Qontrol Ball: the rules of the game
- The field measures 18 by 18 metres and is divided into a large triangle and two smaller ones (see illustration). Each triangle has its own colour. In the middle of each triangle is a smaller triangle (about 1 metre in diameter). This is the scoring area.
- Games are played with three teams. Each team defends a box (and thus a scoring spot).
- A special type of rubber ball (the Qontrol ball) is used. This ball is not round, but has six bulges, which sometimes give it a 'will of its own'. When skipping, the ball must bounce at least once. Throwing it through the air is therefore not allowed, nor is running with the ball.
- A player may hold the ball for a maximum of five seconds. If a player exceeds this time limit, he must hand the ball to the team defending the box he is in.
- A team consists of three players. If one of them stands with one foot in an opponent's scoring circle and catches the ball at that moment, a goal has been scored.
- A match is played in sets of 10 minutes. Each team starts a set with five points. If a team scores, two points are deducted. The team that's scored against, gains one point. Whoever reaches zero first, or has the fewest points left at the end of a set, wins the set. The team that has won two sets first wins. A match therefore consists of a maximum of four sets.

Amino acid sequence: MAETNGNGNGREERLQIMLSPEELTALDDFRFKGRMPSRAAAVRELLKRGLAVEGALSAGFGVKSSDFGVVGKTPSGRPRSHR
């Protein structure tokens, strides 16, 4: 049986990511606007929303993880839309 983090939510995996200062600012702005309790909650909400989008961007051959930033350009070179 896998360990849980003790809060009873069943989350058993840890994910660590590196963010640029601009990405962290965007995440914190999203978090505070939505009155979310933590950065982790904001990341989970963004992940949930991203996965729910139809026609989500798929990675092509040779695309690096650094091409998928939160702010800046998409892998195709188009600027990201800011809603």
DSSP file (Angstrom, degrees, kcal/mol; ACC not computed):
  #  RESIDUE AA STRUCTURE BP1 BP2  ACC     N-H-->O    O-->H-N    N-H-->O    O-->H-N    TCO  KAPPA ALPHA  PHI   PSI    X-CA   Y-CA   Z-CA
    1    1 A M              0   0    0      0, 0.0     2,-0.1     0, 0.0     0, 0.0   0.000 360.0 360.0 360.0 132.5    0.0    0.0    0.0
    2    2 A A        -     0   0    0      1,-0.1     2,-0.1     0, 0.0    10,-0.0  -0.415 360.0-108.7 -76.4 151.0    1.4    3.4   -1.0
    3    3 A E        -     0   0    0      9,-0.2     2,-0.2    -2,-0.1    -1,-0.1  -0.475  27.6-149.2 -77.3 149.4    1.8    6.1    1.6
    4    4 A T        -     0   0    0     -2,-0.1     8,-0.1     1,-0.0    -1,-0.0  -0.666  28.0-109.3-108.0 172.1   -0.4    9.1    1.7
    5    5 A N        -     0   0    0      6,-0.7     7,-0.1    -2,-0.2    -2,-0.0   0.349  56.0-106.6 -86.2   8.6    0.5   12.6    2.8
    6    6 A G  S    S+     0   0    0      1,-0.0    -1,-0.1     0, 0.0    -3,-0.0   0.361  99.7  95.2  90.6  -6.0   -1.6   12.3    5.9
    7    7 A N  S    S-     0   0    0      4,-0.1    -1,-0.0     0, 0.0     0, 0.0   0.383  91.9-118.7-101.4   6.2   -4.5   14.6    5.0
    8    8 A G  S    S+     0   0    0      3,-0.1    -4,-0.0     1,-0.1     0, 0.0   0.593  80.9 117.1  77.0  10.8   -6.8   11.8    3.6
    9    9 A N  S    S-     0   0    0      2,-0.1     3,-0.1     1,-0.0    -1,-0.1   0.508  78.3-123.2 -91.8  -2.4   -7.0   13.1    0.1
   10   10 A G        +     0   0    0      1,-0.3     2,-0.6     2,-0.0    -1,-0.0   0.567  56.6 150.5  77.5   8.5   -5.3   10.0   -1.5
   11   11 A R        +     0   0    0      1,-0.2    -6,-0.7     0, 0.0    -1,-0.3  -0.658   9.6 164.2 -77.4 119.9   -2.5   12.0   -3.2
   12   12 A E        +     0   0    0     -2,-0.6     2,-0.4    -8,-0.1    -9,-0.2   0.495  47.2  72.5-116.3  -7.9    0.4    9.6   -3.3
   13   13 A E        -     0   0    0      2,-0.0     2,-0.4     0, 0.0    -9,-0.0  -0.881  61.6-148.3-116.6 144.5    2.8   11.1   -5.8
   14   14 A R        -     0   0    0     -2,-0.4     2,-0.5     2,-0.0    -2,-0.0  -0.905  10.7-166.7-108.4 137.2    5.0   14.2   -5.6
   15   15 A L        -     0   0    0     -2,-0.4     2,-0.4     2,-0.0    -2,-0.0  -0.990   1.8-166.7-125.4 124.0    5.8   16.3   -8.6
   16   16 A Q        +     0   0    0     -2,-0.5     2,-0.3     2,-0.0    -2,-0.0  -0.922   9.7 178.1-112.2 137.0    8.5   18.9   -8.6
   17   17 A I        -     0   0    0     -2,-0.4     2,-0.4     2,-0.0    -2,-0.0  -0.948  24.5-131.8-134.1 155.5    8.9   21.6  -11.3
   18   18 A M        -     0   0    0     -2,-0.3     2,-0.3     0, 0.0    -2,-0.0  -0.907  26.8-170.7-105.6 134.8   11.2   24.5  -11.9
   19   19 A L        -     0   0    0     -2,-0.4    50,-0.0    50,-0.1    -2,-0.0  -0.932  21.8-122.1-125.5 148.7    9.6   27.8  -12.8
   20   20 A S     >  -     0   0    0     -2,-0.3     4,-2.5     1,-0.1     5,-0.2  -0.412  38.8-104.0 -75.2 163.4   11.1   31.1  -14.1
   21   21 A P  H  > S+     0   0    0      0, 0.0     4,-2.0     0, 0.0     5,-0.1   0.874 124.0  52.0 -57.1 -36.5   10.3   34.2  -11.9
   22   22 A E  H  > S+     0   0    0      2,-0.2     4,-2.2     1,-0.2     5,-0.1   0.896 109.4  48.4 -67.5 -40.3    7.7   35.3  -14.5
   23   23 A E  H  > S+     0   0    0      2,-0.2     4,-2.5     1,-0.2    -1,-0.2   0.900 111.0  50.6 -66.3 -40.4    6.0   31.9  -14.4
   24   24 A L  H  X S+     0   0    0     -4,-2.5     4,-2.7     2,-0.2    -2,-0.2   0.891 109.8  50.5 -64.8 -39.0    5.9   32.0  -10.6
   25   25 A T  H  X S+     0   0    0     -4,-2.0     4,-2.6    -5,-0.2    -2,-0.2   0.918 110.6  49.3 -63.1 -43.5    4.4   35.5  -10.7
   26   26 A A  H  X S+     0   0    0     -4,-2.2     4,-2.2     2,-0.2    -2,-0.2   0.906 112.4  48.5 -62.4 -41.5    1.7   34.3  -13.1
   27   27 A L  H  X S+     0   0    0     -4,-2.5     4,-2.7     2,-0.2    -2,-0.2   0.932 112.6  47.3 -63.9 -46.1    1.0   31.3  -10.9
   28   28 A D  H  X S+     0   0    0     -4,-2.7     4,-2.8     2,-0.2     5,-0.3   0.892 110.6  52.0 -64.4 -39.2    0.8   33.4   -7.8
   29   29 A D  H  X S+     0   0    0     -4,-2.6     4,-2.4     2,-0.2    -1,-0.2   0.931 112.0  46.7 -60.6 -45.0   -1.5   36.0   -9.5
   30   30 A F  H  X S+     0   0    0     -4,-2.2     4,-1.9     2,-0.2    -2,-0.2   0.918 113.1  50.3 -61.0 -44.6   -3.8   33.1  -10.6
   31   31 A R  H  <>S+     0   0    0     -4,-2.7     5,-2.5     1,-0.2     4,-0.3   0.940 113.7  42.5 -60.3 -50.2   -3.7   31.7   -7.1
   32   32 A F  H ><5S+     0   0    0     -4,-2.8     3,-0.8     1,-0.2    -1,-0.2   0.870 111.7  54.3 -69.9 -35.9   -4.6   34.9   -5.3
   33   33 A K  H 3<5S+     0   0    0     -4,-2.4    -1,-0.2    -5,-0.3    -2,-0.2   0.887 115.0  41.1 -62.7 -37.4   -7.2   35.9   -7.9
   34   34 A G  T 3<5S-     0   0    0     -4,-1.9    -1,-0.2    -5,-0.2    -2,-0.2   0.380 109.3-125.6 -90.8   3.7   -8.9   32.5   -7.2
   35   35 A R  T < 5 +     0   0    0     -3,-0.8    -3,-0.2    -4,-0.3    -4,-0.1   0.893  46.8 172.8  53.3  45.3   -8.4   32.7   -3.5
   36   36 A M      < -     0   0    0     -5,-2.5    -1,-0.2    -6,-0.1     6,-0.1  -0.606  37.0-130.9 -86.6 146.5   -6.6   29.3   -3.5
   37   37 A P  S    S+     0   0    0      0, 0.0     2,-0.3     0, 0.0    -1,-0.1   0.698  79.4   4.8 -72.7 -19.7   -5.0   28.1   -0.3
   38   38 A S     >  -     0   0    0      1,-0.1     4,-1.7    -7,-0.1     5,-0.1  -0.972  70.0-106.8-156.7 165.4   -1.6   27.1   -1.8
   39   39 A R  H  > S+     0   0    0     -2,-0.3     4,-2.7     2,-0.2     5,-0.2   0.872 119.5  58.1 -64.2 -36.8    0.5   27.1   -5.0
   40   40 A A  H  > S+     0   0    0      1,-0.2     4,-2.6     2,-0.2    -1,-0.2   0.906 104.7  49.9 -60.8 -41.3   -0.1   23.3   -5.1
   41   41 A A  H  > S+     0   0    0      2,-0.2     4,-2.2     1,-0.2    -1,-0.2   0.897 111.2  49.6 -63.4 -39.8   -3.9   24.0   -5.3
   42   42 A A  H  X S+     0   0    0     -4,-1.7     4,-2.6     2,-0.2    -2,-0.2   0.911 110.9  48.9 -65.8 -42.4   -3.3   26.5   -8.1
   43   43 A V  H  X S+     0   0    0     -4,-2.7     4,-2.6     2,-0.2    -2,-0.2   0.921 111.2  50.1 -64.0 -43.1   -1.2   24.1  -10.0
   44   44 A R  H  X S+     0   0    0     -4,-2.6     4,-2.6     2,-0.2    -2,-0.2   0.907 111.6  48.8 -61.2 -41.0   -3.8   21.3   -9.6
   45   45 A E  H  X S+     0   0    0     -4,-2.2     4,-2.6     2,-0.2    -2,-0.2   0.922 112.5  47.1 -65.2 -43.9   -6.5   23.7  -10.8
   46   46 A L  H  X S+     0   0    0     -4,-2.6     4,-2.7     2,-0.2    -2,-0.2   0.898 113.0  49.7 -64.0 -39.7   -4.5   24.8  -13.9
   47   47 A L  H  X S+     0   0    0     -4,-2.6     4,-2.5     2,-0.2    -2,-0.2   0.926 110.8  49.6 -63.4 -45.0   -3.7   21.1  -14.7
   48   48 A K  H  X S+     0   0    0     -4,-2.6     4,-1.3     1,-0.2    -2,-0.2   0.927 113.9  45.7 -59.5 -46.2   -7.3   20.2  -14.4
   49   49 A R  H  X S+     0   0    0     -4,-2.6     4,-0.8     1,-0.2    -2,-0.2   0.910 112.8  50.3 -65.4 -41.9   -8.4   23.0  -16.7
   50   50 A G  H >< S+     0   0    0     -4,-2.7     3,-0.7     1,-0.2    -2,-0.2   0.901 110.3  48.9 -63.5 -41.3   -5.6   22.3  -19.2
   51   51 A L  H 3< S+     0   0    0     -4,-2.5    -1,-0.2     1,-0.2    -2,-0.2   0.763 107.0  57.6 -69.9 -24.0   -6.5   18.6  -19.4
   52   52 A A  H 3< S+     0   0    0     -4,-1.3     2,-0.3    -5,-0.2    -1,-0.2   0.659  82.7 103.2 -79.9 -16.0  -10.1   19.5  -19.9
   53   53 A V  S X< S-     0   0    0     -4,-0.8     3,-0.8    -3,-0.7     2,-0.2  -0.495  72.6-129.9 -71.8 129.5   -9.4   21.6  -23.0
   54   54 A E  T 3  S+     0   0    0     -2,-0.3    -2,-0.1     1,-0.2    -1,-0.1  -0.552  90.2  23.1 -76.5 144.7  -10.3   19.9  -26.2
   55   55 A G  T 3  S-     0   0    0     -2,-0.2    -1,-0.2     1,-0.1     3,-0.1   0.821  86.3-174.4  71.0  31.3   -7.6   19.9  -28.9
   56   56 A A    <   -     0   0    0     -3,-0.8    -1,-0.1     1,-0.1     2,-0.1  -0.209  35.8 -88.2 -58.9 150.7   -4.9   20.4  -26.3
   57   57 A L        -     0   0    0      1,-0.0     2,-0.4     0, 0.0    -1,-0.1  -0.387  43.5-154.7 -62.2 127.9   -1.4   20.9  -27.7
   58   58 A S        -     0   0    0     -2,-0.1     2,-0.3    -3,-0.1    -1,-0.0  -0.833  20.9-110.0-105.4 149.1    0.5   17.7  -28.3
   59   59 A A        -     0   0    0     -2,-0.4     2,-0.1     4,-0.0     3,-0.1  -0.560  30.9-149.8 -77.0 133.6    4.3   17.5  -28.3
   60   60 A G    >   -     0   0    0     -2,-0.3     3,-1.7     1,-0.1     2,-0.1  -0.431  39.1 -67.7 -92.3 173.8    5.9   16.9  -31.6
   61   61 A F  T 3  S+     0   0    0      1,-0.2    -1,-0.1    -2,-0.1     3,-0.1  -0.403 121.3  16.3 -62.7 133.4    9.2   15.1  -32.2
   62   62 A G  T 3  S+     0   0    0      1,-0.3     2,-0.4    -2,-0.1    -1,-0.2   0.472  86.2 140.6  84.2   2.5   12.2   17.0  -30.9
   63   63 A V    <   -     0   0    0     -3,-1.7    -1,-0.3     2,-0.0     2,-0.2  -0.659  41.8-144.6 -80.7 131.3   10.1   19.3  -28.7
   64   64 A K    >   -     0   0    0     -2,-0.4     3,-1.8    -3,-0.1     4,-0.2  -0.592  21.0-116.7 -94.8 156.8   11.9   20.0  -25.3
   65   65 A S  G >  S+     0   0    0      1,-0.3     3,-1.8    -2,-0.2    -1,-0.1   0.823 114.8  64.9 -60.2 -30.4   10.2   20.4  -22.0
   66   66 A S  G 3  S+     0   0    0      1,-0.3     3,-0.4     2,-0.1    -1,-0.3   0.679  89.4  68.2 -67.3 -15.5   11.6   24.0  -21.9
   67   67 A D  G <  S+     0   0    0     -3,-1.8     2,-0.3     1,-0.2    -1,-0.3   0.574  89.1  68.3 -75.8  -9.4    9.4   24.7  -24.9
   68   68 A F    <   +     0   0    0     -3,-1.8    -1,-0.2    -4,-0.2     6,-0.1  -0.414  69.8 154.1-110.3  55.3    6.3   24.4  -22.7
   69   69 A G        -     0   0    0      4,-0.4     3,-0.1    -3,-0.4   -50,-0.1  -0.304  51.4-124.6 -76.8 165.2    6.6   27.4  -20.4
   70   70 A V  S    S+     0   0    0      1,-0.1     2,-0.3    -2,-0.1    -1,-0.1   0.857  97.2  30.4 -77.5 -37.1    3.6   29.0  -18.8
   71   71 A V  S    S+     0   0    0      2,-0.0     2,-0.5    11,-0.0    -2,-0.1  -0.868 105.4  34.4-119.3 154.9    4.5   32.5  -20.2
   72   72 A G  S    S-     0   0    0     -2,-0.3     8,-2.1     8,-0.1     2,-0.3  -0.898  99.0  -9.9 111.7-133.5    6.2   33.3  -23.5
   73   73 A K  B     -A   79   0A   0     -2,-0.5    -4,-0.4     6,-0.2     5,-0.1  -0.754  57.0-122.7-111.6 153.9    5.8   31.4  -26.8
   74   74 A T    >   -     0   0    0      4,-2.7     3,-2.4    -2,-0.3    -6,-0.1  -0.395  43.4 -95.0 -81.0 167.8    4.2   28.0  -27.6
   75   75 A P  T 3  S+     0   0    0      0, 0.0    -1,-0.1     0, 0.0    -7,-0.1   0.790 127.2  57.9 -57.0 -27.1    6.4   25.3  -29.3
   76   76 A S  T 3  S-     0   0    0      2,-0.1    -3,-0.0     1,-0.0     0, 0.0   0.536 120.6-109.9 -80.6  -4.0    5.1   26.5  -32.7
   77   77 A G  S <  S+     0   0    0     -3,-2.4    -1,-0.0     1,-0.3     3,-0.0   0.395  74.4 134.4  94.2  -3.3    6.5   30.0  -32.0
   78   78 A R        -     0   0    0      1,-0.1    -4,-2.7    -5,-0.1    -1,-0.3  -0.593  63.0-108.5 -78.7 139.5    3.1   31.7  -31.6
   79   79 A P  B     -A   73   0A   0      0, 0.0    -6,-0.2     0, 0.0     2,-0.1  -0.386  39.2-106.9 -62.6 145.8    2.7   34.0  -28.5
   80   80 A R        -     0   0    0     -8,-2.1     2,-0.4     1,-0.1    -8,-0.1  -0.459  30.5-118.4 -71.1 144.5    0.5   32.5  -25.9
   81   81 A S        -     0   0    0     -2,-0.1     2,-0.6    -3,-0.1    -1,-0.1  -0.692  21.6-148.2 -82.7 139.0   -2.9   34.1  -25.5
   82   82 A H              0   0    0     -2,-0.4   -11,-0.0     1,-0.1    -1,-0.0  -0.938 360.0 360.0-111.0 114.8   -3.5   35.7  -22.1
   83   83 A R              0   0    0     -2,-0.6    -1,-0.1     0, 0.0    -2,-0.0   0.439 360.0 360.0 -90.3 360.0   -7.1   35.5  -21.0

- At the start of a set, teams stand in their own scoring spot. The ball is put into play by a referee in the centre of the court. After a score, the team playing in the big box starts with the ball. Teams also change squares after each score (rotate clockwise).
- Players from different teams are not allowed to hold or otherwise hinder each other through physical contact during the game.
- When the ball is out, it must be brought back into play by the team defending the box where it went out of play.
- Two teams may form a temporary 'coalition' to keep the third team from winning. The collaboration is one-off for each team and is started in the 'break' after a point gained. A team calls out the word 'coalition', thereby naming the team with which a coalition is envisaged. Upon agreement of this team, the coalition is in force. It is lifted after the next point is scored. Each team may initiate a coalition once per set.
It gave us a very different, refreshing look at sport.
Now it is actually just beginning, says Maarten van Bottenburg in the Quest article. Will it fall dead or will it be picked up? We have come a long way, but we won't really be there until Qontrol Ball catches on. That, he says, depends on much more than scientific invention: on money, marketing and all sorts of coincidences. The researchers and students would prefer to demonstrate the sport in front of spectators one day, to make them think about it and ask for their opinions about it.
In any case, I have become very enthusiastic about design thinking, says Van Bottenburg, because I have seen that it works in practice. We may not have been able to meet all of Quest's needs, but we have come a long way. And we can move forward with it. Meanwhile, it has given us a very different, refreshing view of sport.
A team consisting of Michel van Slobbe, Arend van Haaften and Maarten van Bottenburg (teacher-researchers) and Bradley Hermsen, Lisa Snooy, Anne Geurts, Thomas Staats, Romy Laan, Sebas Hamilton, Bram van der Ploeg, Julian Huijsse and Fenne Pennings (students) worked on the development of Qontrol Ball.
Read the article 'Sport from the test tube' by Mark Traa in Quest, issue 6, May 2022. Or check out Quest's website.
Want to know more? Then contact Maarten van Bottenburg: firstname.lastname@example.org.